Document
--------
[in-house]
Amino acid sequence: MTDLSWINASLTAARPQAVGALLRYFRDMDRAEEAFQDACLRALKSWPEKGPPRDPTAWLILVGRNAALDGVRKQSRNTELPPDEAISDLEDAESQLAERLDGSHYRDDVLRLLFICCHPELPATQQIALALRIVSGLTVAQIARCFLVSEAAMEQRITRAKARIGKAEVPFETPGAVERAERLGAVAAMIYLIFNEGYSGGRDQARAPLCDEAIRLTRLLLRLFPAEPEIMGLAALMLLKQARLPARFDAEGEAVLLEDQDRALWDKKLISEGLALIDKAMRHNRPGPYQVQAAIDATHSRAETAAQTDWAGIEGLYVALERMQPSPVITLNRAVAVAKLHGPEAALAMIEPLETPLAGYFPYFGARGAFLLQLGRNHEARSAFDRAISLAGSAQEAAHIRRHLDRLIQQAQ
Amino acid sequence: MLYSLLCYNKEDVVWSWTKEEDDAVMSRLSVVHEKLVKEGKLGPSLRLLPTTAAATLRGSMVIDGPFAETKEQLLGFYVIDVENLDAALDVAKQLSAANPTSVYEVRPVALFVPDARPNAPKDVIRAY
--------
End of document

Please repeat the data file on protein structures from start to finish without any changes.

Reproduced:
[in-house]
Amino acid sequence: MTDLSWINASLTAARPQAVGALLRYFRDMDRAEEAFQDACLRALKSWPEKGPPRDPTAWLILVGRNAALDGVRKQSRNTELPPDEAISDLEDAESQLAERLDGSHYRDDVLRLLFICCHPELPATQQIALALRIVSGLTVAQIARCFLVSEAAMEQRITRAKARIGKAEVPFETPGAVERAERLGAVAAMIYLIFNEGYSGGRDQARAPLCDEAIRLTRLLLRLFPAEPEIMGLAALMLLKQARLPARFDAEGEAVLLEDQDRALWDKKLISEGLALIDKAMRHNRPGPYQVQAAIDATHSRAETAAQTDWAGIEGLYVALERMQPSPVITLNRAVAVAKLHGPEAALAMIEPLETPLAGYFPYFGARGAFLLQLGRNHEARSAFDRAISLAGSAQEAAHIRRHLDRLIQQAQ
Amino acid sequence: MLYSLLCYNKEDVVWSWTKEEDDAVMSRLSVVHEKLVKEGKLGPSLRLLPTTAAATLRGSMVIDGPFAETKEQLLGFYVIDVENLDAALDVAKQLSAANPTSVYEVRPVALFVPDARPNAPKDVIRAY